Collect them all… whiles supplies last!
The marketing teams working for our favorite kids’ cereals brands and fast food restaurants obviously had a good reason to promote collecting the whole series of toys they attached with the food they were selling: to increase profit. But what is strange is the way my actual response was often “sure, okay” or “I won’t make any promises, but I’ll try”. Because in the bottom drawer of my dresser at my parents’ house back in Alabama are several complete collections of plastic figurines.
A few months ago I gladly let a co-worker borrow my Dave Ramsey CD series on Financial Peace. Within a few weeks, she was no longer employed where I work. When I called her to say I’ll drive to her side of Nashville to get my CD’s back, she assured me that she will bring them to me when she’s finished with them. I waited two more months and called again- her phone is out of service.
The funny thing is, I don’t even need the CD’s. I’ve already listened to them and daily apply what I learned. At this point, I should consider them a gift that she needed more than I did. In fact, I didn’t even buy the CD’s myself. Someone gave them to me as a gift.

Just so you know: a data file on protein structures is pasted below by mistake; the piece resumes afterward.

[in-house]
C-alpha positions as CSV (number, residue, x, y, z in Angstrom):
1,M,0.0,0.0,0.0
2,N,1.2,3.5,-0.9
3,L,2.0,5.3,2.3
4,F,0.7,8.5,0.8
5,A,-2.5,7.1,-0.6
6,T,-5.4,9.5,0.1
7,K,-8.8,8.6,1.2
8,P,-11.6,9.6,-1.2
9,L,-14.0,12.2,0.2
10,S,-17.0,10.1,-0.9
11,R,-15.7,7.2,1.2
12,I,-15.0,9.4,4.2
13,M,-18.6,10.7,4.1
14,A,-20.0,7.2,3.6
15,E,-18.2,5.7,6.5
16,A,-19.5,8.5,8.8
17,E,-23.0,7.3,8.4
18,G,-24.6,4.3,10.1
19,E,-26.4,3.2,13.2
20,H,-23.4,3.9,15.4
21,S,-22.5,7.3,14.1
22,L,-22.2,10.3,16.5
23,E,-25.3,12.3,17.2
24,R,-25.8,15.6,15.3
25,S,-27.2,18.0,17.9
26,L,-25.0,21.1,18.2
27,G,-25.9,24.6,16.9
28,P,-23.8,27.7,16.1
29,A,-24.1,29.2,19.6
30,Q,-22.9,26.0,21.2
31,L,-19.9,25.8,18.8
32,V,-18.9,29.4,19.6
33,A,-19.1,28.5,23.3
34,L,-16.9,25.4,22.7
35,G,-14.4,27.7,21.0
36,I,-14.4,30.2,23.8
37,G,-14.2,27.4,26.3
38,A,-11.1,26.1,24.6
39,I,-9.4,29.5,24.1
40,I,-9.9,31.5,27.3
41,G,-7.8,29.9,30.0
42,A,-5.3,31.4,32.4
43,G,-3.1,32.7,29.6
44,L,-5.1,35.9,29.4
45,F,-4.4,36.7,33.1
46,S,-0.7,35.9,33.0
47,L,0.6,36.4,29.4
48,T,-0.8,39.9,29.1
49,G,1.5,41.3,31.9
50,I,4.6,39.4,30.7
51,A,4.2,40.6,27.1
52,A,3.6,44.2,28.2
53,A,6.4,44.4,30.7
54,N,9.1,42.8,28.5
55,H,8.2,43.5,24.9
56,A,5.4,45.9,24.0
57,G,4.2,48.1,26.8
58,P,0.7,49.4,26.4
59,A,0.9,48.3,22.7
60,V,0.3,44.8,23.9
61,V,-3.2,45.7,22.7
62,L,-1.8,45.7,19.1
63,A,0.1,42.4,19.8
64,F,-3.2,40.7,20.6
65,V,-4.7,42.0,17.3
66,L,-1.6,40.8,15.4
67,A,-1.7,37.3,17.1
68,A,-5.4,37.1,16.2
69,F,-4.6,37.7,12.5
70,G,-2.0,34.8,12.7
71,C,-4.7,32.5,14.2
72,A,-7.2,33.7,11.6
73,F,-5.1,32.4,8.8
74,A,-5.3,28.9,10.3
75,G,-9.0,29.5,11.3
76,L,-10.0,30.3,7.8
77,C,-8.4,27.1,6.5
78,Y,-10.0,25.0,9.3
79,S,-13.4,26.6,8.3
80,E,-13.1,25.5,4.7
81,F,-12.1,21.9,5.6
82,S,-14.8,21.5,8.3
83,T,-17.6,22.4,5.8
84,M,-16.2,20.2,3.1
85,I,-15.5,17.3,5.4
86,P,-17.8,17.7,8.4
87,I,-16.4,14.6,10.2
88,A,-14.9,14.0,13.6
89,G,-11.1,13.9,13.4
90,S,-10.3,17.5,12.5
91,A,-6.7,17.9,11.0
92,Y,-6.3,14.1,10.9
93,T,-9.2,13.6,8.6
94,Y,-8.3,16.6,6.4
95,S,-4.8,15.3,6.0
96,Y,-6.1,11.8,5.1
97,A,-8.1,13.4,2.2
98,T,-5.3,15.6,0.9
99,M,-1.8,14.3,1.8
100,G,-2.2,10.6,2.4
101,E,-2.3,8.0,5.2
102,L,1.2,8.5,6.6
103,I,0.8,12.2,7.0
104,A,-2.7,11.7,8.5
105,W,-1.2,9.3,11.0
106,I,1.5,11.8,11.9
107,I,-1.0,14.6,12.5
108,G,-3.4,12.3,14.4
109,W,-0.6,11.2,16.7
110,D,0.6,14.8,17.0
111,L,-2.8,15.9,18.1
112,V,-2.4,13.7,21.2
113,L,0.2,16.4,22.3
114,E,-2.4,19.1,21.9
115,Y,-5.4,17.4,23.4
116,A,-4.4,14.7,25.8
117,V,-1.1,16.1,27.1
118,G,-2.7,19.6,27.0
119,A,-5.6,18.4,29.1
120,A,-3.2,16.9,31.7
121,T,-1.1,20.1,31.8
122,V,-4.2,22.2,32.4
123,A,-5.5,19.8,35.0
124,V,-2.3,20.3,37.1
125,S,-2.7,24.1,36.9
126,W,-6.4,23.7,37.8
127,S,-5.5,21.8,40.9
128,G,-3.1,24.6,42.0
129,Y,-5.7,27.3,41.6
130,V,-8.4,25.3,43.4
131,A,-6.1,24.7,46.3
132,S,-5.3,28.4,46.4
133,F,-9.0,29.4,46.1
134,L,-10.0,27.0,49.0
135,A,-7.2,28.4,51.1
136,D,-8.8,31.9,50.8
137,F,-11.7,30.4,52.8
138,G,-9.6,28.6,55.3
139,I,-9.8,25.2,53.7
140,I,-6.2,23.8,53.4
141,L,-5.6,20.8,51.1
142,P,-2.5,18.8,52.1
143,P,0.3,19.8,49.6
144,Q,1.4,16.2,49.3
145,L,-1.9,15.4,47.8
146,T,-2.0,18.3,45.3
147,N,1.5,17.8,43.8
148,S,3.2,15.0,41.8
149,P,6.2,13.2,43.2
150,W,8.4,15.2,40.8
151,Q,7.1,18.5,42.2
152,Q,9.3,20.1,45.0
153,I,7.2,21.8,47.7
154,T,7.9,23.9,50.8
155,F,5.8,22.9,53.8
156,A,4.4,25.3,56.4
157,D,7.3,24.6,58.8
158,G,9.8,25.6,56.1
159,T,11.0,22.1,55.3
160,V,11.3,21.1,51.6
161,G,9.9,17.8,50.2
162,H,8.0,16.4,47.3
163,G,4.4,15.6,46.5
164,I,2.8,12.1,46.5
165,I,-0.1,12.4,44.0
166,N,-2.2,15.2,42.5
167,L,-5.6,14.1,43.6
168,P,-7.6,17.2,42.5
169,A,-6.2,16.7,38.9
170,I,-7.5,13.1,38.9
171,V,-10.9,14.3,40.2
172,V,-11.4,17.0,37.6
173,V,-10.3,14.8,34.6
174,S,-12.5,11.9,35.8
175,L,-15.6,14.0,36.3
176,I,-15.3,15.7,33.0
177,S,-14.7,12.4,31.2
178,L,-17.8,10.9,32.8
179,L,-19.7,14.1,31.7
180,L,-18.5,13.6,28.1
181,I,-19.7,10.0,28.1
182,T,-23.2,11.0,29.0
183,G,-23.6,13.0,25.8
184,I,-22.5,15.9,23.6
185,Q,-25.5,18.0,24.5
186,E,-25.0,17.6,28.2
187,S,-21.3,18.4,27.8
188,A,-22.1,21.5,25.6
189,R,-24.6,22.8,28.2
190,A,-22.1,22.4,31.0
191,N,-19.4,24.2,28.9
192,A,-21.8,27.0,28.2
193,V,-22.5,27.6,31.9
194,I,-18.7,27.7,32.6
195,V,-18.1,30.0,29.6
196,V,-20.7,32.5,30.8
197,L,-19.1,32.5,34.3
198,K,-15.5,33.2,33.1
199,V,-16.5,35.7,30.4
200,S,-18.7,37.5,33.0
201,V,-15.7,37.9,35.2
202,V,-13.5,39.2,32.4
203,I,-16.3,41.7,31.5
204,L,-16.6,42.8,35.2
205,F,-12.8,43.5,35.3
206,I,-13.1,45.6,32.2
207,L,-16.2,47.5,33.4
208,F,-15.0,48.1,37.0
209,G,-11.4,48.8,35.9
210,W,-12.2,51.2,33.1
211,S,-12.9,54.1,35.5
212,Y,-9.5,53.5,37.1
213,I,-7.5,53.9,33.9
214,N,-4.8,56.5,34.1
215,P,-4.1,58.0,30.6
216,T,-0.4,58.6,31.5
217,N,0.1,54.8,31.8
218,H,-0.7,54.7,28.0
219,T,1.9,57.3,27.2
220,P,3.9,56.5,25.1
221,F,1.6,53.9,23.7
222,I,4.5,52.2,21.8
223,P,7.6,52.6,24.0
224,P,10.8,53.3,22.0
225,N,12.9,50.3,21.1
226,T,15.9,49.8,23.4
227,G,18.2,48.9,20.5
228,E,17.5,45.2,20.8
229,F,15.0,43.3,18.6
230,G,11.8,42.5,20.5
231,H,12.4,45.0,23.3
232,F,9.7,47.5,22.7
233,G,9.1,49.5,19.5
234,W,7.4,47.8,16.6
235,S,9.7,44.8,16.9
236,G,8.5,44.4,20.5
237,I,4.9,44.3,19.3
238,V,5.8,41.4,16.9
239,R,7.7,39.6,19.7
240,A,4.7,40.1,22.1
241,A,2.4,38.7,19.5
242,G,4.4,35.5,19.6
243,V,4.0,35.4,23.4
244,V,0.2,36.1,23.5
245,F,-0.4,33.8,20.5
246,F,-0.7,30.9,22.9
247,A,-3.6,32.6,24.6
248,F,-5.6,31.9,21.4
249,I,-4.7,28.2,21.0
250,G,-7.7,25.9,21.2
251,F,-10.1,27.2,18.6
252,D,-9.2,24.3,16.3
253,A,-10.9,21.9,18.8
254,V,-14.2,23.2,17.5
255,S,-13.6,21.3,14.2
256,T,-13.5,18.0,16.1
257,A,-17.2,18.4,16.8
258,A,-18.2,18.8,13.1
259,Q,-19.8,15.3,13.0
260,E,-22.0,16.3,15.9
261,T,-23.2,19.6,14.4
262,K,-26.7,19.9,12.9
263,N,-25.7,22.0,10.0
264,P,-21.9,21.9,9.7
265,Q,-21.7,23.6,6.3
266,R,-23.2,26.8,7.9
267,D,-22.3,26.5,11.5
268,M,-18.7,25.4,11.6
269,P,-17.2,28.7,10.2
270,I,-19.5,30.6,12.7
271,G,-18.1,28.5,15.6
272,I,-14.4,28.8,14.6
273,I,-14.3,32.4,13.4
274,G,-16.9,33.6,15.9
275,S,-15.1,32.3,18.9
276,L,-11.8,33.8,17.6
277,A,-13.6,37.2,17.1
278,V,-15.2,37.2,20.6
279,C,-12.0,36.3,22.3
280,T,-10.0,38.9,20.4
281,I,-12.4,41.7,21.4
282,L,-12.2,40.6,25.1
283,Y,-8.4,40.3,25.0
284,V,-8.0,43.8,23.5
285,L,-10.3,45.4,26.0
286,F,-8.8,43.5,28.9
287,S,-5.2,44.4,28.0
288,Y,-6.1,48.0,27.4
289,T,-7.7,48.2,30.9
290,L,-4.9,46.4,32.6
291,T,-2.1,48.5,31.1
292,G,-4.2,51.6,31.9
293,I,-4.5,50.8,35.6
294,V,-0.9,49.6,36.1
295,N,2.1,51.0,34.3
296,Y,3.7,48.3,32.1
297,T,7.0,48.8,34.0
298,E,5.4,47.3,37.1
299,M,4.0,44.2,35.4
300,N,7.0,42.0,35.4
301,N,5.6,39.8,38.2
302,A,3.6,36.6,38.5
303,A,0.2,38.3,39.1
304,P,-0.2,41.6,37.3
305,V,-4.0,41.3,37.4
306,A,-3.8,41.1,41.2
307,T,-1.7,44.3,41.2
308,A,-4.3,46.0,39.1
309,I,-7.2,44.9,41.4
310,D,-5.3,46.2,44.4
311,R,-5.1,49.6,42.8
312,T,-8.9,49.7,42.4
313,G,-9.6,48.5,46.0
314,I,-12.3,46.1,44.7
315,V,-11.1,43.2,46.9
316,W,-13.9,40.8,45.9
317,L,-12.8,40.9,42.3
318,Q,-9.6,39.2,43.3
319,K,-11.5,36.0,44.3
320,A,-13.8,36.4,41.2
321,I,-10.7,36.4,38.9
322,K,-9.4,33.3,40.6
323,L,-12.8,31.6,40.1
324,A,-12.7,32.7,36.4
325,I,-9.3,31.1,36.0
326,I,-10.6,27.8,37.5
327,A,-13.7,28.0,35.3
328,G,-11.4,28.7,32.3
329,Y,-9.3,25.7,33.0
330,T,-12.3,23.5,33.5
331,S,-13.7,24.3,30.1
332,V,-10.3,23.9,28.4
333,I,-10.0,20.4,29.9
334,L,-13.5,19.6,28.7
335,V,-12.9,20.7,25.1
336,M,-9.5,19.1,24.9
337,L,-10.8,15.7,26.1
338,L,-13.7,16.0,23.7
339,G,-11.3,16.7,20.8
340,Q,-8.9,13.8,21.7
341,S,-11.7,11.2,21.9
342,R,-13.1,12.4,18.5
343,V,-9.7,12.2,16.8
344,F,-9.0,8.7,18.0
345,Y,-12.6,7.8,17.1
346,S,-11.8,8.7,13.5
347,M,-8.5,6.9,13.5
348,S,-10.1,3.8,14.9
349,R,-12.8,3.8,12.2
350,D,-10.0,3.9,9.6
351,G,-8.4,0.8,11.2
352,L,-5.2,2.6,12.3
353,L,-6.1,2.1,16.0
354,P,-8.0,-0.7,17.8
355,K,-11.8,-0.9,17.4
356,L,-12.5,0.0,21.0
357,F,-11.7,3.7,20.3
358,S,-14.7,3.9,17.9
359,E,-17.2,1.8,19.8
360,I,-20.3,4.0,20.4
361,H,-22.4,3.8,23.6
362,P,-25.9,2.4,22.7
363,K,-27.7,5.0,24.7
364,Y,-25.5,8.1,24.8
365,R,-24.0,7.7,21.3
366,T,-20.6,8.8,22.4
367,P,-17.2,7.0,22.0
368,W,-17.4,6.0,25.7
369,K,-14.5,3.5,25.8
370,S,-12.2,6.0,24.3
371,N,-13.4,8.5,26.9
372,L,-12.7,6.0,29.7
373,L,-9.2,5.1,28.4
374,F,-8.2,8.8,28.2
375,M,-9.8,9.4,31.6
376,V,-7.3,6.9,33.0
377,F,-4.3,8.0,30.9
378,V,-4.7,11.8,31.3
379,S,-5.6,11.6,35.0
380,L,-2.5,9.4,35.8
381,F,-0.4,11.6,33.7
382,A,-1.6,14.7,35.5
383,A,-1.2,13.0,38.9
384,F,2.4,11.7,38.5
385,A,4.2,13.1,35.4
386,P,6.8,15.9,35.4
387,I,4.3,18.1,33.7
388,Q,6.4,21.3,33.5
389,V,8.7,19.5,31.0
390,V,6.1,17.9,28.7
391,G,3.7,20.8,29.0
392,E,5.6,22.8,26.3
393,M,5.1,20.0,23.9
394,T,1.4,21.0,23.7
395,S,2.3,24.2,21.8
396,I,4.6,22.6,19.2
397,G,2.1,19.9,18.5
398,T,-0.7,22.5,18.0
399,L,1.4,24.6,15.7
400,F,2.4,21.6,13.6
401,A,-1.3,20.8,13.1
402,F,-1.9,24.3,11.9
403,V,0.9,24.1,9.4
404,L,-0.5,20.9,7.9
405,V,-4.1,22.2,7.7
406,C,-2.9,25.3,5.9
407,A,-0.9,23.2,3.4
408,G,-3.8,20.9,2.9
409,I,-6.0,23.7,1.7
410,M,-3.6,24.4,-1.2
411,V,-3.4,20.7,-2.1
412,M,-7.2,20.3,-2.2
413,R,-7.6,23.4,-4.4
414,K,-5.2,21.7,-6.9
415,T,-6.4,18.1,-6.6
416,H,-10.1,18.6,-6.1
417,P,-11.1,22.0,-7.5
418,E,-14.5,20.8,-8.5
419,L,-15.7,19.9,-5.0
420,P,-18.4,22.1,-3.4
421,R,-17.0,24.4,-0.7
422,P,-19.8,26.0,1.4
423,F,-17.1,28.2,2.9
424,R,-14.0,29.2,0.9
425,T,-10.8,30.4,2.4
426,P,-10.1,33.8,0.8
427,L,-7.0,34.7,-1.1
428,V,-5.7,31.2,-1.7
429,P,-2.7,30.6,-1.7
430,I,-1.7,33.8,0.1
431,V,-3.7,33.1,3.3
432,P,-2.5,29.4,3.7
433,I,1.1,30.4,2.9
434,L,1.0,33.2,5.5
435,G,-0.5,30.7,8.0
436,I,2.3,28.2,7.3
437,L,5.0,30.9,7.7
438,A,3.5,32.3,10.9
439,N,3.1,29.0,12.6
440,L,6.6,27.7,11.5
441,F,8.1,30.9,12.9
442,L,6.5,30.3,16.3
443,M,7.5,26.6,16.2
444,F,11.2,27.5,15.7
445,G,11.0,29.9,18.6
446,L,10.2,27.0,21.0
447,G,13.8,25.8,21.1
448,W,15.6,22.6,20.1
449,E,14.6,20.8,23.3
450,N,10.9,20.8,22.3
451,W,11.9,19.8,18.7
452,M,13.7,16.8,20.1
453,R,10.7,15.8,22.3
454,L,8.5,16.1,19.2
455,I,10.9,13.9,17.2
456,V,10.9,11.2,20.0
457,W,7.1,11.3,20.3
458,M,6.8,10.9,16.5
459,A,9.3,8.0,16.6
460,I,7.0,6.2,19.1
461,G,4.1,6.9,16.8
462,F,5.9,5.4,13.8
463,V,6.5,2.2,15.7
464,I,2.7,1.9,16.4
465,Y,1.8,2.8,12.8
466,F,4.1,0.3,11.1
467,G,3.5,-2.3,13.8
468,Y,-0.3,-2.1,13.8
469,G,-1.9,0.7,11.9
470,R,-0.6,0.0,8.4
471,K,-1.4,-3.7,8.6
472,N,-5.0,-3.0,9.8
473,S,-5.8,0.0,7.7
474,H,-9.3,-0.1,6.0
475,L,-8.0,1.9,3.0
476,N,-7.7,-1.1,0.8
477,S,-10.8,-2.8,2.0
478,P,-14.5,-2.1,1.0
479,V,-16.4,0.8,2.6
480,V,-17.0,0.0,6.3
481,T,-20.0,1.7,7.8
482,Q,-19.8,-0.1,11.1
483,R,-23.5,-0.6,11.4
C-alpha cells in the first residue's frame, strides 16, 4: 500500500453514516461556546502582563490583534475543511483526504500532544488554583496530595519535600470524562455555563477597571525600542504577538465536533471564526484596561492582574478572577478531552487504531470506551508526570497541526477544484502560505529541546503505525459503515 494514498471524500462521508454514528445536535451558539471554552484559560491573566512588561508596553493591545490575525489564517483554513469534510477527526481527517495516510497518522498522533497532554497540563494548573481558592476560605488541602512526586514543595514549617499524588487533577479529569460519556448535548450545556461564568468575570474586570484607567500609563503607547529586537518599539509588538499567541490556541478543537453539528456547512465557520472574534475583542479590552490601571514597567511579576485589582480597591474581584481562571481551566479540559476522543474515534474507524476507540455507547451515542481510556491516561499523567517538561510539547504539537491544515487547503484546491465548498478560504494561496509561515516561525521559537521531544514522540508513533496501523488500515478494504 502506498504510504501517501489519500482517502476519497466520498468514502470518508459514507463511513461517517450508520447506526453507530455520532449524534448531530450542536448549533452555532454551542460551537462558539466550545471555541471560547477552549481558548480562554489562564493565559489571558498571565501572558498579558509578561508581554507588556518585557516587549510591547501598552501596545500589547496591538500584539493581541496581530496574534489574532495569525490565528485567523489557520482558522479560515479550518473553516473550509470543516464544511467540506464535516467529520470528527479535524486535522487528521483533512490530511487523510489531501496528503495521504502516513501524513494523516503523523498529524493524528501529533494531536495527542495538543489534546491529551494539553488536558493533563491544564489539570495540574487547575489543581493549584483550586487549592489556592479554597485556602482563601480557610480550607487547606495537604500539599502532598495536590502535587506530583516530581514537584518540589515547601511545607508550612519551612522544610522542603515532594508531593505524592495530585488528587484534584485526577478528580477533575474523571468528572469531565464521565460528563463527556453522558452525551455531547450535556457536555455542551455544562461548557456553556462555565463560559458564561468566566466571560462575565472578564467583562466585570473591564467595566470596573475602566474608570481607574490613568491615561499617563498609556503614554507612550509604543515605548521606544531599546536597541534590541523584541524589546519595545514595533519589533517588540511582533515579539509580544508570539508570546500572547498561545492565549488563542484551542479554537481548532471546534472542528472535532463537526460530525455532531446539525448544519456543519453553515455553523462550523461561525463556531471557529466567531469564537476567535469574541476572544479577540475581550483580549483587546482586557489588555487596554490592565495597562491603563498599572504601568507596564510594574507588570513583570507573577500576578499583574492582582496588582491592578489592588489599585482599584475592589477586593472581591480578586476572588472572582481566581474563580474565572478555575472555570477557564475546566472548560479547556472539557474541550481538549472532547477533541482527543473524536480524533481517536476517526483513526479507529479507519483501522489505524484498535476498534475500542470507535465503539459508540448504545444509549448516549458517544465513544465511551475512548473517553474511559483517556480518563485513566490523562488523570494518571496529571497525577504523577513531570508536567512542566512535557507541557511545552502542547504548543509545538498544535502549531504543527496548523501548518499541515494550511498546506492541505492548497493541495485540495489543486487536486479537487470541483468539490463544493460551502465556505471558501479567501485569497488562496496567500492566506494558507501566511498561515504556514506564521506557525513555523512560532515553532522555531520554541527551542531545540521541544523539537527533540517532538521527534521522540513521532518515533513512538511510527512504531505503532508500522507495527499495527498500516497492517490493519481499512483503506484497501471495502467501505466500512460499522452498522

But they were MINE. And now she has them.
Why must I feel so compelled to want to possess things? Things I definitely don’t need. Things that aren’t even mine.
I am learning to convert this desire of collecting material items to collecting memories of new experiences instead. Collecting all the state quarters does me no good but travelling to random states like Rhode Island (which my wife and I did) stays with me. And I don’t even need a souvenir. As long as I have a memory, I’ll always remember when my wife and I got hot stone massages from two very strong hippie women in downtown Providence. And if one day my memory does fail me, I’ve got the pictures on facebook to remind me.
“There’s something missing in us, we long to make it whole. Though it never feels like it, I know you have it all.” -Pete Yorn (Social Development Dance)